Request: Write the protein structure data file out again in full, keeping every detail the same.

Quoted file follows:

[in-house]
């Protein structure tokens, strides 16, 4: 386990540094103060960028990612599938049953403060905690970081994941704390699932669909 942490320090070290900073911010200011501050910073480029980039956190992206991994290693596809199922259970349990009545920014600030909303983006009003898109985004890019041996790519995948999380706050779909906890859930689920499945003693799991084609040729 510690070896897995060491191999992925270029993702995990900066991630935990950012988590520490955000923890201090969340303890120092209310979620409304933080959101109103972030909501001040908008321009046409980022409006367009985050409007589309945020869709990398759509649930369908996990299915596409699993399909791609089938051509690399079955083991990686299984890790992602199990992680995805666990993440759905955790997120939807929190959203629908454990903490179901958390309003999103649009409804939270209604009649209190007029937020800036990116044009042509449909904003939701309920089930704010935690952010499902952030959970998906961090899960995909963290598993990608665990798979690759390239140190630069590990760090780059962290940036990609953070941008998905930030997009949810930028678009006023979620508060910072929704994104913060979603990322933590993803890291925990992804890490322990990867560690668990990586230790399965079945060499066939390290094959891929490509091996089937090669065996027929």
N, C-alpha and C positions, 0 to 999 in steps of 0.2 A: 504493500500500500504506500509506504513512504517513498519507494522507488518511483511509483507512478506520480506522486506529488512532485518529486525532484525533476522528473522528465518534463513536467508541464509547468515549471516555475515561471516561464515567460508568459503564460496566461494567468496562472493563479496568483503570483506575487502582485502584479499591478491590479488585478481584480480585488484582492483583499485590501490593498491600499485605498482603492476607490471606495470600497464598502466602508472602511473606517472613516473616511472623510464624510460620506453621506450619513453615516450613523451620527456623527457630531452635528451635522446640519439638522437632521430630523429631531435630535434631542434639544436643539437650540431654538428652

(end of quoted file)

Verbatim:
[in-house]
């Protein structure tokens, strides 16, 4: 386990540094103060960028990612599938049953403060905690970081994941704390699932669909 942490320090070290900073911010200011501050910073480029980039956190992206991994290693596809199922259970349990009545920014600030909303983006009003898109985004890019041996790519995948999380706050779909906890859930689920499945003693799991084609040729 510690070896897995060491191999992925270029993702995990900066991630935990950012988590520490955000923890201090969340303890120092209310979620409304933080959101109103972030909501001040908008321009046409980022409006367009985050409007589309945020869709990398759509649930369908996990299915596409699993399909791609089938051509690399079955083991990686299984890790992602199990992680995805666990993440759905955790997120939807929190959203629908454990903490179901958390309003999103649009409804939270209604009649209190007029937020800036990116044009042509449909904003939701309920089930704010935690952010499902952030959970998906961090899960995909963290598993990608665990798979690759390239140190630069590990760090780059962290940036990609953070941008998905930030997009949810930028678009006023979620508060910072929704994104913060979603990322933590993803890291925990992804890490322990990867560690668990990586230790399965079945060499066939390290094959891929490509091996089937090669065996027929």
N, C-alpha and C positions, 0 to 999 in steps of 0.2 A: 504493500500500500504506500509506504513512504517513498519507494522507488518511483511509483507512478506520480506522486506529488512532485518529486525532484525533476522528473522528465518534463513536467508541464509547468515549471516555475515561471516561464515567460508568459503564460496566461494567468496562472493563479496568483503570483506575487502582485502584479499591478491590479488585478481584480480585488484582492483583499485590501490593498491600499485605498482603492476607490471606495470600497464598502466602508472602511473606517472613516473616511472623510464624510460620506453621506450619513453615516450613523451620527456623527457630531452635528451635522446640519439638522437632521430630523429631531435630535434631542434639544436643539437650540431654538428652